The Most Common Types of Employee Resistance To Enterprise Collaboration and How to Deal With It


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Based on a research report Chess Media Group released last year on the State of Enterprise 2.0 Collaboration, the most common types of employee/user resistance to collaboration are: employees don’t want to learn a new technology, employees don’t have the time, and employees are already overwhelmed with existing technologies they are using. Let’s take a look at each one in more detail and explore how to deal with them when they come up.

Users Don’t Want to Learn a New Technology

The key here is to convey that this is not about technology but about improving the way employees work, collaborate, and communicate. If you simply tell employees about a new platform that the company is rolling out, of course many will be reluctant to join. Employees have a certain way they work, and this process and method shouldn’t be disrupted; instead, it should be enhanced. Social and collaborative technologies are not meant to act as additional things to do or to be the ugly duckling of the enterprise. These tools are integrated into an existing way of work, which means that if an employee has a four-step process for doing something, that process will either stay the same or be shortened as a result of these deployments. User resistance is a factor only when you threaten to change how things get done and convey that employees are going to have to do more work instead of less. Also, keep in mind that collaboration has a certain amount of self-interest to the individuals collaborating. This means that employees need to understand what’s in it for them, not just what’s in it for the company.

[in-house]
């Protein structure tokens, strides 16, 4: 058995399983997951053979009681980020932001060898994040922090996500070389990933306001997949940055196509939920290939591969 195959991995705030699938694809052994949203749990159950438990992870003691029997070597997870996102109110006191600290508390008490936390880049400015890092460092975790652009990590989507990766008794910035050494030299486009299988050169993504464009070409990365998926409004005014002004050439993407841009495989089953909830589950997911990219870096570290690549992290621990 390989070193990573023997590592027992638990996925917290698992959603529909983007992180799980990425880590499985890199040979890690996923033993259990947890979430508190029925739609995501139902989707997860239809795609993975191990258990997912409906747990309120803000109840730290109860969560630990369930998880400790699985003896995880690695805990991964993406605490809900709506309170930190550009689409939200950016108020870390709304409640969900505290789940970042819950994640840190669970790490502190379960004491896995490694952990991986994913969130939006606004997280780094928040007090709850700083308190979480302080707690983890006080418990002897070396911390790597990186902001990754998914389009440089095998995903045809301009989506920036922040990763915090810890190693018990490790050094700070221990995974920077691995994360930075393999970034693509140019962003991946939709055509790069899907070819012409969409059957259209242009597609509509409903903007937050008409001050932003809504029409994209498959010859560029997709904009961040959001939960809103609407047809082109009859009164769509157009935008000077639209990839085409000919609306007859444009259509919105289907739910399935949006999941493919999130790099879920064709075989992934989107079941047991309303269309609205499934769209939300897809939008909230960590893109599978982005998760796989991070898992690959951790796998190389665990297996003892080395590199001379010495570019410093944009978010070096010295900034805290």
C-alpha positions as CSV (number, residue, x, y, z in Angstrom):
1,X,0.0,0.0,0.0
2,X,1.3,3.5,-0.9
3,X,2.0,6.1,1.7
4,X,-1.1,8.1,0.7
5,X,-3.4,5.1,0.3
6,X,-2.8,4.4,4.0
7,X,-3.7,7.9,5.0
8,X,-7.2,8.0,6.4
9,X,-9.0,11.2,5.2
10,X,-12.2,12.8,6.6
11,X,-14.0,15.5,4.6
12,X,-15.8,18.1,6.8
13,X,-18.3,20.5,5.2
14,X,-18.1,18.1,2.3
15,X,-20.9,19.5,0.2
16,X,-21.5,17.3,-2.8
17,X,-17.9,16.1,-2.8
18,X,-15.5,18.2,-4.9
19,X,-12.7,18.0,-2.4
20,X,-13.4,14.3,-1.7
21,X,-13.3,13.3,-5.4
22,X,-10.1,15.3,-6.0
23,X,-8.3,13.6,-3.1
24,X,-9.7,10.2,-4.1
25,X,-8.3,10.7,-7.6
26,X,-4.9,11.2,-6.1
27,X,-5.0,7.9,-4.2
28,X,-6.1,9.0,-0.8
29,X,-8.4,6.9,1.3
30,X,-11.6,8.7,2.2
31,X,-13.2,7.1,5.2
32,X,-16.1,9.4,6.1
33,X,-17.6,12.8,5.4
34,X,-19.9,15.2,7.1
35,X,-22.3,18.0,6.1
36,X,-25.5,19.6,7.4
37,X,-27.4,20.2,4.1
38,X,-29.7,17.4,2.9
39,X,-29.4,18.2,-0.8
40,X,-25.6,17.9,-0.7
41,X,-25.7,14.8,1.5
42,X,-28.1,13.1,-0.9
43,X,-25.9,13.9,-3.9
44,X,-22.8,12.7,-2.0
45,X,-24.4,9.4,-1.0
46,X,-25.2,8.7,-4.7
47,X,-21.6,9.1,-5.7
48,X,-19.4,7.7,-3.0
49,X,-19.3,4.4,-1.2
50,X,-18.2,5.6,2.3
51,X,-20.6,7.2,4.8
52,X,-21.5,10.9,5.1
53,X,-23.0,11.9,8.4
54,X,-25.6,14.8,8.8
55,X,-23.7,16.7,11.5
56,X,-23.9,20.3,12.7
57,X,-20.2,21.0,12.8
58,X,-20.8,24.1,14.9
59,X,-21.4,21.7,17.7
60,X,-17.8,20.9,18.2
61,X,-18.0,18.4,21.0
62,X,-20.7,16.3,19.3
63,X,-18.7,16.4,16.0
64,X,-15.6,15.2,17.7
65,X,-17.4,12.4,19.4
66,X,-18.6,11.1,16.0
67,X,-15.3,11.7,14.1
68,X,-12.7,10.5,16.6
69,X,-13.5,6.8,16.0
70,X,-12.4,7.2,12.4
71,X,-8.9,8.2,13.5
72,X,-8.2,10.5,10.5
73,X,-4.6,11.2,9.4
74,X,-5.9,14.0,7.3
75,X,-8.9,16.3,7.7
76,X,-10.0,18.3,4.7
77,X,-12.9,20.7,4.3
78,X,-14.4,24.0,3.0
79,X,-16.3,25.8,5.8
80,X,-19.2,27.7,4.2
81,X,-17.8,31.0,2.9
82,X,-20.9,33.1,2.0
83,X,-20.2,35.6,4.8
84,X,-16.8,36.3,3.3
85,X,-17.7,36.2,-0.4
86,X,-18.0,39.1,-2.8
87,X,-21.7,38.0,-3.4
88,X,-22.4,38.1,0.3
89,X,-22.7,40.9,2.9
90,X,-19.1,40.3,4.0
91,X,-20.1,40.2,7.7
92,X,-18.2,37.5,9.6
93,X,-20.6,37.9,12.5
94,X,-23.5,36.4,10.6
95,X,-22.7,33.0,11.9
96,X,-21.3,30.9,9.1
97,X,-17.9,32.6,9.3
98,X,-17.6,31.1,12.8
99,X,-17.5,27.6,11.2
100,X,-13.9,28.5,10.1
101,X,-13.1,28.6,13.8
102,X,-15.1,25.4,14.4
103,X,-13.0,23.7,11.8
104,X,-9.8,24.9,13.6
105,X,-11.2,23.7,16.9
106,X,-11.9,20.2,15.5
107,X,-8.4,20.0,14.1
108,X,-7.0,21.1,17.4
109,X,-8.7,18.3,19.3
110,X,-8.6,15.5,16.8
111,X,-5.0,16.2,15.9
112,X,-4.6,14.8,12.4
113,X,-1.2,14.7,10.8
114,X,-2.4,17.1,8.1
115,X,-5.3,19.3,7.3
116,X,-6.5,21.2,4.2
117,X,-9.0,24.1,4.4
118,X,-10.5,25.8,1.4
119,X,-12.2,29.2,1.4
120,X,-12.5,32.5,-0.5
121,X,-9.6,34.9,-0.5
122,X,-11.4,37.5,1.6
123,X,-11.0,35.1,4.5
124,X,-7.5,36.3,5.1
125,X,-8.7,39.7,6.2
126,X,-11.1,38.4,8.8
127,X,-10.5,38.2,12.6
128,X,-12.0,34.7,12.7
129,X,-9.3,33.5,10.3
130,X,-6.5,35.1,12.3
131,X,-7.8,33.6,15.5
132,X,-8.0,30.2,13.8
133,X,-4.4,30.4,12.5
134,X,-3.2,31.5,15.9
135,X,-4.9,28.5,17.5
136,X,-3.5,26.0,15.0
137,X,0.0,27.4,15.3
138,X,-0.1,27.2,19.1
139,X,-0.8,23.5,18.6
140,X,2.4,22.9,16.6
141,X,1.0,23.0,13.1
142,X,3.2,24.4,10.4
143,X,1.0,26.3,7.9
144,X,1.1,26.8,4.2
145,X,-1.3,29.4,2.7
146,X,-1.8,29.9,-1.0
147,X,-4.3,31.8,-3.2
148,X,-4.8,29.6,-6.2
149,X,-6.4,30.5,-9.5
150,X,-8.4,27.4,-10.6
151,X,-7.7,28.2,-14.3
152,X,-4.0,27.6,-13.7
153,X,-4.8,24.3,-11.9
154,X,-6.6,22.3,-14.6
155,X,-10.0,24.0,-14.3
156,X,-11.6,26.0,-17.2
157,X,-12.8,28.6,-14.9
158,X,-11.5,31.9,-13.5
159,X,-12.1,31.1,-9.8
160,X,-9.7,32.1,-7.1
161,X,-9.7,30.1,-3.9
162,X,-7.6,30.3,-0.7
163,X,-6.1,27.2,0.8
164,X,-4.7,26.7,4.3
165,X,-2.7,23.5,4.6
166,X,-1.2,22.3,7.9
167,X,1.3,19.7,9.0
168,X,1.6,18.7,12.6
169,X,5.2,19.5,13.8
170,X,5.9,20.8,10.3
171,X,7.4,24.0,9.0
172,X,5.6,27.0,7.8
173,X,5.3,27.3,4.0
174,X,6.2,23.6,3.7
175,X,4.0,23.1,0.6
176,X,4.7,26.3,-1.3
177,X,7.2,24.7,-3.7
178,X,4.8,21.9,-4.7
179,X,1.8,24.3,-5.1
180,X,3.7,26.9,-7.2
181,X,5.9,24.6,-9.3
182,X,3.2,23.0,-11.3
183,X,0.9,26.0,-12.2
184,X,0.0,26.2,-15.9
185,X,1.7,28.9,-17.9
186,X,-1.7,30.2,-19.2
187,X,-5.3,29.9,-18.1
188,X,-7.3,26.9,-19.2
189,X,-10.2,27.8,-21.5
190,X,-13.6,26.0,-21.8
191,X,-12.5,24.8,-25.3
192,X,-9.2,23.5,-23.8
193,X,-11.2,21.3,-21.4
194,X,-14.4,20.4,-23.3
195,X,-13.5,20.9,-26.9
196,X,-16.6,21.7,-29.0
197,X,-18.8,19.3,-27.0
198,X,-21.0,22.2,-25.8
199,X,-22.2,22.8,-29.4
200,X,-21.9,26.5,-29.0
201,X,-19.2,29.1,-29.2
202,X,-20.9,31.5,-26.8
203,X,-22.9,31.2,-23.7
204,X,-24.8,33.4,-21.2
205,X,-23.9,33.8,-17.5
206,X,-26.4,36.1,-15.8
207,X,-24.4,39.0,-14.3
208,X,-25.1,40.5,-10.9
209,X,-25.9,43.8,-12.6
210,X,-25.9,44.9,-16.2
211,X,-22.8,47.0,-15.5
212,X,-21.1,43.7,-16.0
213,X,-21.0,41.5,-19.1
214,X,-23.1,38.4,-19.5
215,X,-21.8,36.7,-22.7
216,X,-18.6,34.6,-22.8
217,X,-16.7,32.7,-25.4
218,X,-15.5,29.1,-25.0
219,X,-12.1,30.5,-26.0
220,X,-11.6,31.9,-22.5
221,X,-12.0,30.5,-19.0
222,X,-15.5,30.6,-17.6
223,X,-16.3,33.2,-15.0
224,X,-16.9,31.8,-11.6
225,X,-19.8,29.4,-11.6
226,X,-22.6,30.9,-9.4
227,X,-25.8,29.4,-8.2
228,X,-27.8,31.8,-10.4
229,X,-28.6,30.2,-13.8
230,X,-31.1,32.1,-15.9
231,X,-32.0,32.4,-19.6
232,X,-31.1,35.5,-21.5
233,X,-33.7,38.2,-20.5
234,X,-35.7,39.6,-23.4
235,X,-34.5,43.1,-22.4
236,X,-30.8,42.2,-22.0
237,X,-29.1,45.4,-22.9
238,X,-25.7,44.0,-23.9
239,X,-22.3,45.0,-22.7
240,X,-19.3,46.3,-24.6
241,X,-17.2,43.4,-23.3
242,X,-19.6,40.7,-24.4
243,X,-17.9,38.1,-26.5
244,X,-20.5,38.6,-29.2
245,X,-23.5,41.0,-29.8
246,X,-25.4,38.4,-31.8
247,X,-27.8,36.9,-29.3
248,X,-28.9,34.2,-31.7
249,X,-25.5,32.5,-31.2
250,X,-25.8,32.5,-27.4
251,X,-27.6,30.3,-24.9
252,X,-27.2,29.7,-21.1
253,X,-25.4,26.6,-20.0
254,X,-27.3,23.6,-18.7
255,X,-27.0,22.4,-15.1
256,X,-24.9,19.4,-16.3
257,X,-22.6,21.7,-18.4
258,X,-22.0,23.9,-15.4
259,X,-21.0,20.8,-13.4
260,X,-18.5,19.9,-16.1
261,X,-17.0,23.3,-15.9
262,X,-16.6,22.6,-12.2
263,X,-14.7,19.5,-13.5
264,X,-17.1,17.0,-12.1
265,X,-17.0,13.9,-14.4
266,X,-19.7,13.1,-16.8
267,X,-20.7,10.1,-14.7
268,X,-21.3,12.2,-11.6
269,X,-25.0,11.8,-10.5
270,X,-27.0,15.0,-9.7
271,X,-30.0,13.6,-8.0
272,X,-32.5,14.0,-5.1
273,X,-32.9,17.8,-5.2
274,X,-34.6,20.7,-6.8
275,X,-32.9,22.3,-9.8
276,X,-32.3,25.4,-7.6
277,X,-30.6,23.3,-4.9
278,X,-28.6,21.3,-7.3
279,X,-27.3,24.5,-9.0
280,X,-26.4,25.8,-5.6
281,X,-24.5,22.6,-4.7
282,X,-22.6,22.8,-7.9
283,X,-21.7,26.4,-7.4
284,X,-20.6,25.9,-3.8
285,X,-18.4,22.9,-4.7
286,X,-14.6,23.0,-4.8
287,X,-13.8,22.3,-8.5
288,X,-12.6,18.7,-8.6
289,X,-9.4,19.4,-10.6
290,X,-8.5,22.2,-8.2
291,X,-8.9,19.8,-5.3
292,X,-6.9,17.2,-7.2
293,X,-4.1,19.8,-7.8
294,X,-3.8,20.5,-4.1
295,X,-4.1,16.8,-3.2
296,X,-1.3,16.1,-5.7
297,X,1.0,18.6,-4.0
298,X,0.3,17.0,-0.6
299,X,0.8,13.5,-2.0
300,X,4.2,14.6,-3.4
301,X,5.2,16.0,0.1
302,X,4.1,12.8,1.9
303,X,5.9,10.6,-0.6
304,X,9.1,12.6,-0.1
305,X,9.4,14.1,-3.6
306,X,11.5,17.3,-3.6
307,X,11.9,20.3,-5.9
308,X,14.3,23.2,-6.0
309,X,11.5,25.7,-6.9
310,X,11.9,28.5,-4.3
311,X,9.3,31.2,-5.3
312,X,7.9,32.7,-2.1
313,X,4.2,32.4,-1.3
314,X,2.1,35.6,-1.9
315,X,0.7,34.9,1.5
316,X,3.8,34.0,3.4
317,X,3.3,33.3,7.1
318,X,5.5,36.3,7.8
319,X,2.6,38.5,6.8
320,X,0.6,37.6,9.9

Users Say They Don’t Have Time

Education can play a crucial role in showing employees that using these tools isn’t going to take more time but will help them save time by making their jobs easier. Understand where your users are spending their time and show them how using the new tools will cause them to spend less time doing the tasks they are doing now. For example, if employees say they already spend a lot of time searching for information or people to work with, let them know that those tasks will be shortened.

Users Are Already Overwhelmed by Existing Technology Platforms

It’s completely understandable that employees are overwhelmed by the many social and collaborative tools and platforms that exist today. I have found that in the most successful instances these enterprise collaboration tools don’t serve as additional tools; they serve as the central resource for employees within an enterprise. Think of it as the operating system for the enterprise in which everything they need can be done or located from within a central hub. This isn’t a technology add-on; it’s a platform that will become a part of an employee’s day-today job. From this platform employees will be able to access anything they need. Of course this isn’t always the case; often these social tools are used as replacements for corporate intranets. But in every case I have seen thus far, these tools have replaced something or have been used as aggregators of other tools. Also, keep in mind that when these new tools are implemented, features should be rolled out in phases to avoid overwhelming employees, something covered in greater detail. Something I will cover later.

How have you dealt with employee resistance at your company and what other types of resistance have you been coming across? Don’t forget to subscribe to my Facebook feed for more commentary and insight on collaboration (in more bite-size chunks) and also my list of enterprise collaboration vendors.

Republished with author's permission from original post.

Jacob Morgan
I'm a best-selling author, keynote speaker, and futurist who explores what the future of work is going to look like and how to create great experiences so that employees actually want to show up to work. I've written three best-selling books which are: The Employee Experience Advantage (2017), The Future of Work (2014), and The Collaborative Organization (2012).


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